Founding of a New Classicism in Contemporary Art

LUCILLA CATANIA

LucillaCataniaRitratto

After about forty years of artistic research that have, in a rapid series of language modifications, de-connoted and re-connoted the very nature of art, in its functioning and its form, it seems to me that there is now an opening up, at least for those like me who believe in language being an instrument for the fulfillment of Style, to a new terrain non-connoted by closed ideologies or fixed patterns of research. Here, the creation of a language of art is returning to questions relevant to the values of form, of meaning and of space, seen as true elements of artistic work, re-acquiring their key role.

 

A sensation….
 

We are in the very fortunate position of living the present with a new maturity and complexity, even, we could say with a ‘virgin’ view, and thanks to our past experiences, which, of course, we cannot return to, our perceptions are sharper and deeper.

Never before has the “memory of the past” forced us to come to terms with ourselves and, at the same time, offered us the conditions for the creation of a free artistic thinking, of a higher dimension of art. By being released from the social ties, where artistic thinking had appeared to be reduced to a slavish recorder of reality, and by unburdening itself of the constant apprehension of having to “deny” (still another time!), it has returned to going beyond the immediate circumstances. We could even say “beyond the parts”, reacquiring a universal sphere and, consequently, a meaning of timeless permeability. I would call this, the New Classicism.

 

Some points of reference…

 

The historical antecedents of this New Classicism are, in my opinion, traceable not only to some of the great European artists of the beginning of the last century, and before all, I would place Costantin Brancusi (but, also not forgetting the work of Piet Mondrian!) – but also, to a study of the Italian scenario, in the wholly Italian sensitivity of how to represent space and create an image.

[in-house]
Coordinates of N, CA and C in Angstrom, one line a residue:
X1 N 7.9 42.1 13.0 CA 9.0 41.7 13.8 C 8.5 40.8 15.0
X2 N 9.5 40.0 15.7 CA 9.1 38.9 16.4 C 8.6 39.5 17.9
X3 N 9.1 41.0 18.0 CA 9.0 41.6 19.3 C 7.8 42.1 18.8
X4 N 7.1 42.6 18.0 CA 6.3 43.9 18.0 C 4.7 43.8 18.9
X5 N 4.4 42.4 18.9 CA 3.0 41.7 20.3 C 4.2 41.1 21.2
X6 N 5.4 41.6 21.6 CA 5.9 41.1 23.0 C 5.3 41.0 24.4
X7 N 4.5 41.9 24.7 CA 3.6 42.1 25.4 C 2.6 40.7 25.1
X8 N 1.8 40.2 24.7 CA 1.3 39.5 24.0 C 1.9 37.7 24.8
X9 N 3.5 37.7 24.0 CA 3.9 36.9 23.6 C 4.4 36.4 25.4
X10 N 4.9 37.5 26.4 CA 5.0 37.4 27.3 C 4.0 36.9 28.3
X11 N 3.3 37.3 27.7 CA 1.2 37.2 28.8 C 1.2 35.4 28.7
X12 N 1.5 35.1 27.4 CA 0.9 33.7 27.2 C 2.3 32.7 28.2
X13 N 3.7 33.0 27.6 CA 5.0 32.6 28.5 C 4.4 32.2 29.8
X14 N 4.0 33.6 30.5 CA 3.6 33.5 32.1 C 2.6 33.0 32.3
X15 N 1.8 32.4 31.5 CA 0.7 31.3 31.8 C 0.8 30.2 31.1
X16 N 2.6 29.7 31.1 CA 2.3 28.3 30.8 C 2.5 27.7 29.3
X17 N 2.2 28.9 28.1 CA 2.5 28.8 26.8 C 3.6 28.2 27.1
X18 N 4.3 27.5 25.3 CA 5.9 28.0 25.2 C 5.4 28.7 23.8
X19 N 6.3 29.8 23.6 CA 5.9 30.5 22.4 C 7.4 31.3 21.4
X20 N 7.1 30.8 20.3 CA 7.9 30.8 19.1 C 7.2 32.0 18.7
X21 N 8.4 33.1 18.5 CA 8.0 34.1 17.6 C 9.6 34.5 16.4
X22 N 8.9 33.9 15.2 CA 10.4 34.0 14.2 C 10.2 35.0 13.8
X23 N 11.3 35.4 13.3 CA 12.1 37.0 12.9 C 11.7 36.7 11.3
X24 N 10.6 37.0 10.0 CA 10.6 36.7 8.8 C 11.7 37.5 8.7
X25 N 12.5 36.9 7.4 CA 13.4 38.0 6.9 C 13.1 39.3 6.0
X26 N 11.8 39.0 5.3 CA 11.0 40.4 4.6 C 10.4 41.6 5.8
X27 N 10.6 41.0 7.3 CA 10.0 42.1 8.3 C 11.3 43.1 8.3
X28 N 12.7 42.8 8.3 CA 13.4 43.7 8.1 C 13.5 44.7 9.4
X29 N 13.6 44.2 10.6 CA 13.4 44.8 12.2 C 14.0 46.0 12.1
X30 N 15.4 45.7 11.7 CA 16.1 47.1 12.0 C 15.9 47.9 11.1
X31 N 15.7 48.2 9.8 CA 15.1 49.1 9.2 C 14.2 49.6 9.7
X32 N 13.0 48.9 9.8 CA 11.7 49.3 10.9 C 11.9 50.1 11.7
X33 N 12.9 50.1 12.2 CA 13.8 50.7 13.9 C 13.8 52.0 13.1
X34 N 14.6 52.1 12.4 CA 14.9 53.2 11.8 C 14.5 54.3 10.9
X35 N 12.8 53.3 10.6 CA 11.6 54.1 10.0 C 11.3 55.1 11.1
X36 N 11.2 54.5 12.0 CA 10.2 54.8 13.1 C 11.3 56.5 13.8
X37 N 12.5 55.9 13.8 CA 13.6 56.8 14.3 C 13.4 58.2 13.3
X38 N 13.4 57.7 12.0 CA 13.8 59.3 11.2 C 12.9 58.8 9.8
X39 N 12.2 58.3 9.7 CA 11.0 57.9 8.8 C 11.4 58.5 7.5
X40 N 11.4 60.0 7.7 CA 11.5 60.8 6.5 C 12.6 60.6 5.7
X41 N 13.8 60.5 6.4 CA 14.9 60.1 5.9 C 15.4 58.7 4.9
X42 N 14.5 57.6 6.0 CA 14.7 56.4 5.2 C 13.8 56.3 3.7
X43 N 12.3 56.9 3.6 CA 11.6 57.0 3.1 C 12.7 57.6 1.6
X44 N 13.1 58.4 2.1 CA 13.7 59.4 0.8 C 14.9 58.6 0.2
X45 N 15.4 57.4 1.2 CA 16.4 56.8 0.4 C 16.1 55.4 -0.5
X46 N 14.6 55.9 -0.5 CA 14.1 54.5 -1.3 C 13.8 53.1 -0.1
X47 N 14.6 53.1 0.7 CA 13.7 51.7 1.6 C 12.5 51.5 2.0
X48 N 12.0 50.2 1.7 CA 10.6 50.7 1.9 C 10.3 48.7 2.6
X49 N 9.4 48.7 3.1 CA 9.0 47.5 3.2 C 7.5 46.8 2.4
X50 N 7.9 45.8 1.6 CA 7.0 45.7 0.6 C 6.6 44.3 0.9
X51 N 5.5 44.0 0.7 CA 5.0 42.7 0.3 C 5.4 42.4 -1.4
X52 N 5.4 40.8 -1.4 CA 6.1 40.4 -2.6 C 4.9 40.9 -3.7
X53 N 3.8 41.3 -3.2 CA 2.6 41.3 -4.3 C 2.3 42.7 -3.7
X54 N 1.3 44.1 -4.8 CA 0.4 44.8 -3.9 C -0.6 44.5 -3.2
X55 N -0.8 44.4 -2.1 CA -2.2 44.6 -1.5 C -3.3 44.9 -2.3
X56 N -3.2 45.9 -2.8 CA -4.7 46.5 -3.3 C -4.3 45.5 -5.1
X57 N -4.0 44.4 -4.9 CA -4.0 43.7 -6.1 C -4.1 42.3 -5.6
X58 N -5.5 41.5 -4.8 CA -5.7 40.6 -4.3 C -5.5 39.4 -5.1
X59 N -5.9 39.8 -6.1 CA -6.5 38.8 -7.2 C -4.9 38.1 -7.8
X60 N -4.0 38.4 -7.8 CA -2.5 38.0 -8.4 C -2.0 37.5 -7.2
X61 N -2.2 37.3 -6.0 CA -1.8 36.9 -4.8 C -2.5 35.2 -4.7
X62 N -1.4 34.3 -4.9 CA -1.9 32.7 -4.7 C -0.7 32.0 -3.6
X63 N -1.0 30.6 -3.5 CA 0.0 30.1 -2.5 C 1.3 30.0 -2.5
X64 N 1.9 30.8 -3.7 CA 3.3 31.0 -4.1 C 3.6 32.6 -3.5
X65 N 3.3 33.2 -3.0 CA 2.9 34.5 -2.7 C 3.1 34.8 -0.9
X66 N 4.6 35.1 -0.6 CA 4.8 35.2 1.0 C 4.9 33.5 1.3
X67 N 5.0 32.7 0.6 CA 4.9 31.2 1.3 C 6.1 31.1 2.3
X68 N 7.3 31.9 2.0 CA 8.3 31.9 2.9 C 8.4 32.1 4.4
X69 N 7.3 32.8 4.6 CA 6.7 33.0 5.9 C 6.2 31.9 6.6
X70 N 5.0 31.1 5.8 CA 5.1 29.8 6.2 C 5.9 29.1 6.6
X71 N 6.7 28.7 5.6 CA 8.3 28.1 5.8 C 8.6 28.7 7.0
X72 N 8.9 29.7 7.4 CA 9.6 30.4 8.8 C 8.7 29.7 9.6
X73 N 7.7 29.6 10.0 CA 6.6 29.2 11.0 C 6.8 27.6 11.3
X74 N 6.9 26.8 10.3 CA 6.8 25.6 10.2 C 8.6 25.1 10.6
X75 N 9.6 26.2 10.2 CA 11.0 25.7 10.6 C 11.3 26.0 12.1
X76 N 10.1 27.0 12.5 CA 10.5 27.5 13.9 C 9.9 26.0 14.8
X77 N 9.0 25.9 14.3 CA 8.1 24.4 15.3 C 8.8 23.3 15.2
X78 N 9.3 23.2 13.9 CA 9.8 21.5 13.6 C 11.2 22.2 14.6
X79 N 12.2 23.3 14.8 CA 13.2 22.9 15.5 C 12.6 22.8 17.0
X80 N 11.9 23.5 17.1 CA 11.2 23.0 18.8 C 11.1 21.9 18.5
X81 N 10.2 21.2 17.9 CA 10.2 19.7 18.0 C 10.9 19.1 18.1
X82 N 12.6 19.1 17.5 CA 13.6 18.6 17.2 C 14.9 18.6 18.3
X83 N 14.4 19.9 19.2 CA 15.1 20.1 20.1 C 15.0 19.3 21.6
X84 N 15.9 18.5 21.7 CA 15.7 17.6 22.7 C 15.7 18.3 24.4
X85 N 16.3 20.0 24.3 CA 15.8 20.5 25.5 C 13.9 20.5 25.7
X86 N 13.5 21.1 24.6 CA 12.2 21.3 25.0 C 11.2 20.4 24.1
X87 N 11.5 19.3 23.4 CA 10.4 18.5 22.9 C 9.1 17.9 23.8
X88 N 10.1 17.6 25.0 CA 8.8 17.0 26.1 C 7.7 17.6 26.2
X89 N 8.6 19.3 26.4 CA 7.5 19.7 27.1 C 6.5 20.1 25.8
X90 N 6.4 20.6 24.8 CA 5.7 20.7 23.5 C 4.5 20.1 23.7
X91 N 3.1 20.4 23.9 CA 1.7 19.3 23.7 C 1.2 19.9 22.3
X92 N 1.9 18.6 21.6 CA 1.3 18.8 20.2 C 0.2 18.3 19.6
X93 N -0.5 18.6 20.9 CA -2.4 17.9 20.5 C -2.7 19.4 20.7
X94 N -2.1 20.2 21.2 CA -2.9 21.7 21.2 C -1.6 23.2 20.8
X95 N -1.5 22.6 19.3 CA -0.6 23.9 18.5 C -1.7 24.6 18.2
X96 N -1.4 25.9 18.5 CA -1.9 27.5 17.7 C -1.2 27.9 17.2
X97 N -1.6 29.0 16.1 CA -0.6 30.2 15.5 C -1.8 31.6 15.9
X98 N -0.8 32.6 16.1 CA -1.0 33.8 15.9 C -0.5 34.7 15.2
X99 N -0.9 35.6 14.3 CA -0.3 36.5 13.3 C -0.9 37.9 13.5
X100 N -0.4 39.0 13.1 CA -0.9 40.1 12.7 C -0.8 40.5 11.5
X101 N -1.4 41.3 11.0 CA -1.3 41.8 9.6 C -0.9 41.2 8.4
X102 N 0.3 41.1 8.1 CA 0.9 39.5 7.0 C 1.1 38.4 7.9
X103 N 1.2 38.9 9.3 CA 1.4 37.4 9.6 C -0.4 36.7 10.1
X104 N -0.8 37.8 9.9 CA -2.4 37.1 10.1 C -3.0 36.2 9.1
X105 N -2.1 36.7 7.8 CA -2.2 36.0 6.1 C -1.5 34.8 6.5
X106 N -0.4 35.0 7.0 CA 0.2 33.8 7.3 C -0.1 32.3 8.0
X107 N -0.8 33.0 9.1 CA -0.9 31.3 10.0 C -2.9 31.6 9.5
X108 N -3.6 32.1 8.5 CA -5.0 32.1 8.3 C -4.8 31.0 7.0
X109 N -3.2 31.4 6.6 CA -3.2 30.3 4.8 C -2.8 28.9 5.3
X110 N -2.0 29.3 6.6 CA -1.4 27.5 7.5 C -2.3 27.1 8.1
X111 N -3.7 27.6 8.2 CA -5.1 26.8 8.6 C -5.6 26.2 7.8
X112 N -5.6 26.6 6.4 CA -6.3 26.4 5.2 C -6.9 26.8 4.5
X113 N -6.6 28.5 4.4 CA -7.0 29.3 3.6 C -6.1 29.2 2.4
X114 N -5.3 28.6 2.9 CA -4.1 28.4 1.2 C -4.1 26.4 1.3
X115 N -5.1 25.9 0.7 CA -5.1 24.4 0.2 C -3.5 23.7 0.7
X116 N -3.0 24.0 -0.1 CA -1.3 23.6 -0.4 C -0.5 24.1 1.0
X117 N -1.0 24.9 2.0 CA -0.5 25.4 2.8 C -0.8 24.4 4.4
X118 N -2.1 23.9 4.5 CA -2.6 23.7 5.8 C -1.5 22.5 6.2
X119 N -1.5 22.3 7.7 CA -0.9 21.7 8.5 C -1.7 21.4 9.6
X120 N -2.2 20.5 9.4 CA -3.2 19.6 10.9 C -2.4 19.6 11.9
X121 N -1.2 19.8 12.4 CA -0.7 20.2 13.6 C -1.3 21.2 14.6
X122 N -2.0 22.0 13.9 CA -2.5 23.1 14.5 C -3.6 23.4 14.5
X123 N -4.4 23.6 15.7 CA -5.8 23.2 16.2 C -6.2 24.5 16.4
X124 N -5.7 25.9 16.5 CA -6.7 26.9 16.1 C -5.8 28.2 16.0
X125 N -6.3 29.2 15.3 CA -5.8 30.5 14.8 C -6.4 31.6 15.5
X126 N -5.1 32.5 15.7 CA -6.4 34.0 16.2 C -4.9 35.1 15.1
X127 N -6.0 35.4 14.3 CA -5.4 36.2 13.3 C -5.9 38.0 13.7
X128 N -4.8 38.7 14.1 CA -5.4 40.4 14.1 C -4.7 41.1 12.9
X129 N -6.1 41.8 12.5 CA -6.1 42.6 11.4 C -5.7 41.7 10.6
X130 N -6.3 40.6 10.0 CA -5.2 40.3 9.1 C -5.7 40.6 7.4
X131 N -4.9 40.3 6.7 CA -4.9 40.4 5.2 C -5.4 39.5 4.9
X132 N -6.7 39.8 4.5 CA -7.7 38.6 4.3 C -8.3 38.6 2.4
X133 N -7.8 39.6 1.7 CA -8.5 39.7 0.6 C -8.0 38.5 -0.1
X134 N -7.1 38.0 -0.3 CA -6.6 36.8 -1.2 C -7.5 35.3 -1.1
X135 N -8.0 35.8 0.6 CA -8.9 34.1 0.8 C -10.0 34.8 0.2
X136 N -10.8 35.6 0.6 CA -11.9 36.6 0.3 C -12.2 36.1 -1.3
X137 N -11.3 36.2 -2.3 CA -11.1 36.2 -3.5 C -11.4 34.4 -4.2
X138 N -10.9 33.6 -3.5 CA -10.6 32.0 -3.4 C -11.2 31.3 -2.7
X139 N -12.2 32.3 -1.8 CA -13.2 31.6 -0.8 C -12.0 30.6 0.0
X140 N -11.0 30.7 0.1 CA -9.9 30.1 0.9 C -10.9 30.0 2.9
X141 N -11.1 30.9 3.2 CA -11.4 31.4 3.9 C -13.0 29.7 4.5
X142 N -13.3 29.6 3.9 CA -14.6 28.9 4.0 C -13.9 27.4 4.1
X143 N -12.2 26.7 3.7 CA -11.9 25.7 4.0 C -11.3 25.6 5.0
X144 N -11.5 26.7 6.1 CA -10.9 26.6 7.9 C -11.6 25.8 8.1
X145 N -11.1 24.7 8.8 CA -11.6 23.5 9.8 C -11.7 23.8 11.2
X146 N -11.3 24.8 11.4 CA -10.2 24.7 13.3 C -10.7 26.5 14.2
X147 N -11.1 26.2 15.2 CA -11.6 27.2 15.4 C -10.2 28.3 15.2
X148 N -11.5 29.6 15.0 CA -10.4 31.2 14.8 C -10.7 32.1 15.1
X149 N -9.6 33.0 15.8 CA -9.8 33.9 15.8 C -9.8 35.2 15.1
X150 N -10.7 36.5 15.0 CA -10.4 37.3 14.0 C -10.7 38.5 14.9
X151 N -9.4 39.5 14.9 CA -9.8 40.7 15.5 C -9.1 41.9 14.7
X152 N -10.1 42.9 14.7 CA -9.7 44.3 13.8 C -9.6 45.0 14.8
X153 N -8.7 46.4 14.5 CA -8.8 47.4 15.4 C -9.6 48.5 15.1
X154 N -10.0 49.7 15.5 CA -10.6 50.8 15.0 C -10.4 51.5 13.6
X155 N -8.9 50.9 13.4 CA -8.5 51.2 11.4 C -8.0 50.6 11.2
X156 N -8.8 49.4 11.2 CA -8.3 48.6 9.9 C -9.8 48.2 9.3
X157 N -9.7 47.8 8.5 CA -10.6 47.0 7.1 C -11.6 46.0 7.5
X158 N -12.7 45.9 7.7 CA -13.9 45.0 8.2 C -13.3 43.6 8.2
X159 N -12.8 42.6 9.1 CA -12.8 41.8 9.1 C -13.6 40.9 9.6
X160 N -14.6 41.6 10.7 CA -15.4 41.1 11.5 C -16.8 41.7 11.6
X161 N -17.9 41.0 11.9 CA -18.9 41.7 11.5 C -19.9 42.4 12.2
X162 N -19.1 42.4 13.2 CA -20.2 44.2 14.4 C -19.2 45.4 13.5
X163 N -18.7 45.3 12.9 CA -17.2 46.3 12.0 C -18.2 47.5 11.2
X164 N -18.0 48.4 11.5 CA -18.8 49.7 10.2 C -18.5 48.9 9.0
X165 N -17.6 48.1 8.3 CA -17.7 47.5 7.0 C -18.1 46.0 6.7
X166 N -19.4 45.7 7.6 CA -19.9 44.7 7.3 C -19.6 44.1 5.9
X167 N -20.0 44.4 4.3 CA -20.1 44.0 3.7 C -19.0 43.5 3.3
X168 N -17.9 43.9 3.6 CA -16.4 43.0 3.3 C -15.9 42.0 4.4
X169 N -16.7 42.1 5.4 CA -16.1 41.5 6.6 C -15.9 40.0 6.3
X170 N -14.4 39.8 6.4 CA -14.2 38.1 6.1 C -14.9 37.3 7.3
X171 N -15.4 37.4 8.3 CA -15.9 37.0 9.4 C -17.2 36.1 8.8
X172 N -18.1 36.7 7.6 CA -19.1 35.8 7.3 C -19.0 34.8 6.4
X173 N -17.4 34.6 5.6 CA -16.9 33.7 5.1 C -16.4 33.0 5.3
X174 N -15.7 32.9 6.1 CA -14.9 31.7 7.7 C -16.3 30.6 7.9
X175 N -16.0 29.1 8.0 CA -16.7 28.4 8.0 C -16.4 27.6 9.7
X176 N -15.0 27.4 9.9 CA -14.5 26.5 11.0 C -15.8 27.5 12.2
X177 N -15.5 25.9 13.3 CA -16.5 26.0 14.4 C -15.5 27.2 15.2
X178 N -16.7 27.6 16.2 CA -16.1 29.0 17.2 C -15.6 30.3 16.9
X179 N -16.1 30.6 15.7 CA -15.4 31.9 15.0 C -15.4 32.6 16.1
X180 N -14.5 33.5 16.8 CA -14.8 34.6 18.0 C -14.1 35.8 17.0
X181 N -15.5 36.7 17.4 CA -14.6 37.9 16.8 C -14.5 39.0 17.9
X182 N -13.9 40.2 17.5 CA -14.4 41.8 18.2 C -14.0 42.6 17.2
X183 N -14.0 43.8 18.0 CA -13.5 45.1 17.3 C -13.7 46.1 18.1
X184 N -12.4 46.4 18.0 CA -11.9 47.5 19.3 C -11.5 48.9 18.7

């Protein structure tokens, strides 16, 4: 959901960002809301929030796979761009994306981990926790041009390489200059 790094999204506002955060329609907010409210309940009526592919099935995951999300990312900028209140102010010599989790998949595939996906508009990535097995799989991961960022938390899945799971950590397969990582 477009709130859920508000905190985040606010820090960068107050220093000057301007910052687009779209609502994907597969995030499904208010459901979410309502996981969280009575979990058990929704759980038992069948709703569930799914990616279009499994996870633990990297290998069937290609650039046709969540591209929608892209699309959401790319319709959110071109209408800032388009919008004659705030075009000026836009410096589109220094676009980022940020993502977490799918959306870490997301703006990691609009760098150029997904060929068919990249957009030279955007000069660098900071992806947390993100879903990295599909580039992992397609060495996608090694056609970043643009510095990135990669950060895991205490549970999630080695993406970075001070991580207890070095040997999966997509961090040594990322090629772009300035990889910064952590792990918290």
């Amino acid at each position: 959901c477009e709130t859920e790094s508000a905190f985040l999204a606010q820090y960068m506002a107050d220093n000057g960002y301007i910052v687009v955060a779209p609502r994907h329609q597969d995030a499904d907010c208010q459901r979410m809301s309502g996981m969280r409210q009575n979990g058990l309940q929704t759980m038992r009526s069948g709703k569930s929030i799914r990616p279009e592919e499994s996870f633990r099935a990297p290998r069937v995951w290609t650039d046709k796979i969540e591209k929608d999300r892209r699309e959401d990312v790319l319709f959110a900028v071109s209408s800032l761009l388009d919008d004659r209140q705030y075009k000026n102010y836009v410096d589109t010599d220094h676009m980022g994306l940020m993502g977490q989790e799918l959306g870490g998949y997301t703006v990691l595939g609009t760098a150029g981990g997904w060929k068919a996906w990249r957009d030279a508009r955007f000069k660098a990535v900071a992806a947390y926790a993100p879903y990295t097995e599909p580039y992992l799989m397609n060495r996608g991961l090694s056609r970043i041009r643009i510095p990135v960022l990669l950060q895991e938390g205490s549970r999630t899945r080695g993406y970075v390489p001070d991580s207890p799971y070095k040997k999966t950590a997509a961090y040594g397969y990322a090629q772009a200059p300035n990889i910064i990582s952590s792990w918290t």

I believe this particular sensitivity is generally recognizable in Italian art, also in the more recent art, and its capacity for insight is such as to become a telling trait, a true Linguistic system.

 

The hypothesis…

 

My hypothesis, it being understood that from these antecedents only two starting points clearly remain, is that from the meeting and contamination of a classical influence, at times strong and at times quite latent, present in Italian and European art of the this century – and I’m not only thinking of the work of the old Brancusi followers, but also, for example, of some of the extraordinary sculptures of Tony Cragg, and the avant-garde experiences of recent years, particularly American Minimal Art and our Arte Povera, and as well, the usual creative adventurousness of artists such as Lucio Fontana, and I see not only “Tagli”, but also “Nature” scattered across the grass from this meeting – there could arise a fertile terrain of work based not on the progressive impoverishment of the language but on enriching it, on the development of the image, on a re-found linguistic complexity and (why not?) on a new modulation of style.

Consequently, archetypical forms and old dormant materials from over the centuries, full of past memories and evocations, could find themselves projected into those spaces, more imaginary than physical, that contemporary research and aesthetics have discovered as new places of art, new environments where art manifests itself and is received. And, obviously, the opposite is also possible, where very modern materials can re-create and re-interpret artistic dimensions that were present in the long distant past – the temples, the history of humankind.

 

The ideality…